Cubs’ Season of Reckoning Could Mean ‘Open-Mindedness to Significant Transactions’
Theo Epstein’s typical candor hasn’t been blunted by the lotus leaves everyone tends to indulge in come spring training. Nor is he walking back back his postmortem comments to quite the same degree as the Cubs’ general inaction this winter may have made it seem. The talk of a broken offense may have been tempered, sure, but he’s pulling no punches when it comes to the reality that 2019 is a season of reckoning ($).
Epstein said during that 70-minute end-of-season presser that he was going to spend all of his energy fixing what went wrong. He followed that up a couple months later by saying he has never worked harder in an offseason, though it had already become painfully apparent by then that the hard work had nothing to do with pushing around wheelbarrows full of ownership’s money.
So the hard work, as he told 670 The Score in early January, was largely about pursuing “a lot of deals we’ve conceived of that move some money and bring back some money.” But even more important than any potential deals, he said, was making sure the Cubs put the right structure in place to turn the potential of their young players into actual production.
The failure to do that to a greater degree in 2017 and ’18 is a big part of why the aforementioned moves never panned out, so now we’re talking all kinds of chickens and eggs. Which means 2019 is all about either making a helluva lot of omelettes or spending the entire season picking shells out of yolks because things were once again broken in haphazard fashion.
And that comes down to being intentional each and every day, not simply rolling the ball out and hoping that being more talented than the other teams means you’ll win. It’s why the Cubs are being more focused with their coaching, whether it’s Joe Maddon busting out hitting drills from the 80’s or Tommy Hottovy using a Pitch Lab that Chris Bosio probably would just as soon have peed on as walked into.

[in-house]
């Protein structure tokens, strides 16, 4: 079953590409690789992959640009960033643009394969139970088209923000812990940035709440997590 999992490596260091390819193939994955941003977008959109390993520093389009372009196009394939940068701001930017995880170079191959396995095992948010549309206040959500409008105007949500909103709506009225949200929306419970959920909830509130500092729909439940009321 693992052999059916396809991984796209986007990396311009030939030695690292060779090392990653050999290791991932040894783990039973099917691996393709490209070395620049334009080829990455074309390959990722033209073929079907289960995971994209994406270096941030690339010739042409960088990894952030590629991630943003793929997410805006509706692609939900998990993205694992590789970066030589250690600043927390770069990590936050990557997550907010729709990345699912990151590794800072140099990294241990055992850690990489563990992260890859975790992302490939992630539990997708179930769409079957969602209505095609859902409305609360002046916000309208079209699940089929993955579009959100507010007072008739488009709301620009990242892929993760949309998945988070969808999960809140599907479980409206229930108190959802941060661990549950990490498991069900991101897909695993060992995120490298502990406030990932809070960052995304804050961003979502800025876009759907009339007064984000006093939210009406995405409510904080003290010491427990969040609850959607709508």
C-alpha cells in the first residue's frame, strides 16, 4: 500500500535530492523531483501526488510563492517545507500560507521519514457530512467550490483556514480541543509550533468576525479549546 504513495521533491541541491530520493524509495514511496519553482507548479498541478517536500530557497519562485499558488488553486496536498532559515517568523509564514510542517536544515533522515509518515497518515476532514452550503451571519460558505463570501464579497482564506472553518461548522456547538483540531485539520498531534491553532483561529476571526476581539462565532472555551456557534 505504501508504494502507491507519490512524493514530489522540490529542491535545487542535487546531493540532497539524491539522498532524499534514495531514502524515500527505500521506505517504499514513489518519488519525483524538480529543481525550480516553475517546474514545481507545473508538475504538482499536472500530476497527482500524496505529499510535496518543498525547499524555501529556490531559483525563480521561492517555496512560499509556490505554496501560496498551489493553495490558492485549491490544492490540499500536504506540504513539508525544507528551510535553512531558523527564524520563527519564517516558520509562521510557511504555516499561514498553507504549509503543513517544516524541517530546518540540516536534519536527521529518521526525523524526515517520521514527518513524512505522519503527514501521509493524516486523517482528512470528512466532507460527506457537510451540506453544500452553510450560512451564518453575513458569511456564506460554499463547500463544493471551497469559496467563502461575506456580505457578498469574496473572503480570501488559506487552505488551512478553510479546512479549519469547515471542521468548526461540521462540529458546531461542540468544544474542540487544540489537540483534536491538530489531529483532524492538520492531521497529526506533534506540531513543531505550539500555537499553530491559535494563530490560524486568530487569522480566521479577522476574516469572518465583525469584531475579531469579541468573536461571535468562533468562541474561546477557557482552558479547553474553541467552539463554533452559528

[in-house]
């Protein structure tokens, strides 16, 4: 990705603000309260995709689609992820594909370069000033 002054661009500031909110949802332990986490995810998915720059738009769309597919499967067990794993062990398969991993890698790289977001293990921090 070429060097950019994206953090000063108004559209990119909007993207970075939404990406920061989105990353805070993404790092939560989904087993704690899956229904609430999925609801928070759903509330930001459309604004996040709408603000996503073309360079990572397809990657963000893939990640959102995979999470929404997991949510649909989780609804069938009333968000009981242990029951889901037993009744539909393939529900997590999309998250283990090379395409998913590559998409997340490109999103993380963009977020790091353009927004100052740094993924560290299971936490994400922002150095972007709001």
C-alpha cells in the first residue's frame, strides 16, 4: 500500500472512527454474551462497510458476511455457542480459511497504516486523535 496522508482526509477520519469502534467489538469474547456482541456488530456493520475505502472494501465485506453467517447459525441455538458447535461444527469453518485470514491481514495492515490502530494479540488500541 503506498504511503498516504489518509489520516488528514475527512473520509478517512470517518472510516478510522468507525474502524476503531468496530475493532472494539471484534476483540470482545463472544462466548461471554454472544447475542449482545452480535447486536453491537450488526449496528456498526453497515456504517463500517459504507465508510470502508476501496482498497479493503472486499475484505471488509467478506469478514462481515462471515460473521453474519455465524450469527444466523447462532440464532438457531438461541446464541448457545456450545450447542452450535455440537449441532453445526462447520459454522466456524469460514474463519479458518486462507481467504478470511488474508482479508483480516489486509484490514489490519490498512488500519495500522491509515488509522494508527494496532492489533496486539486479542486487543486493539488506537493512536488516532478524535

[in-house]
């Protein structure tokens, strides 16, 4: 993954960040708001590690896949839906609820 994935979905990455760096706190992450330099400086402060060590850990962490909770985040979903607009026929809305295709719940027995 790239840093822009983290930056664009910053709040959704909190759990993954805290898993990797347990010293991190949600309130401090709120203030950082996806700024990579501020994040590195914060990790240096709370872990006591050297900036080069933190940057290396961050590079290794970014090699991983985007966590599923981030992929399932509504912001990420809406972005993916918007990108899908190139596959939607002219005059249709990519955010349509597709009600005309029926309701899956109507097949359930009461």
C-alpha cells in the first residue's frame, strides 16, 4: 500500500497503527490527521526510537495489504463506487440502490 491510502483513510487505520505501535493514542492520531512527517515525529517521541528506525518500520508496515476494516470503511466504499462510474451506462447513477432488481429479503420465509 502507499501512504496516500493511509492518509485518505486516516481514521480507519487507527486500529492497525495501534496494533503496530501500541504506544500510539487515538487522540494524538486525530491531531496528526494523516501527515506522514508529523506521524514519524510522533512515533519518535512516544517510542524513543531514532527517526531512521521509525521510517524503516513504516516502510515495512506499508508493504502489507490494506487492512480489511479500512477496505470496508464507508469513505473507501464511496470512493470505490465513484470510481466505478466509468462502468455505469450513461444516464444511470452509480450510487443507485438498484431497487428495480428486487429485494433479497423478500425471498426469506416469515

“[W]e have to show up instead of relying on our talent to get us where we want to go in the end as we heard a lot last year, that we’ll be fine in the end, we’re the Cubs, it’s a long season, relax, we always get there in the end,” Epstein told the McNeil and Parkins Show Wednesday (player below). “These days, that doesn’t get it done. We saw what happened last year with that type of attitude.”
That’s why he said the mental side of the game would play a big role, but that’s only going to help if it’s part and parcel with physical adjustments and improvements. Kyle Schwarber getting back into his squattier batting stance could make him more confident. Kris Bryant drawing motivation from idiots who slander him on Twitter could spark a repeat MVP performance. Carl Edwards Jr. implementing a Kenley Jansen pause could allow him to better center his thoughts.
But what if those things don’t all come to fruition, or if the growth curves of Albert Almora Jr. and Ian Happ more closely resemble wheelchair ramps than, I don’t know, something with a steeper incline? Such stagnation could finally cause the Cubs to make the kinds of hard decisions a lot of us thought would be coming months ago.
“That could be a crossroads time where if our core hasn’t developed the way we certainly expect them to or hasn’t bounced back the way we certainly expect them to, that could be a time where we ask and answer some hard questions about do we have what we believe we have,” Epstein admitted. “And if we don’t, then there would certainly be an open-mindedness to some significant transactions at that time.”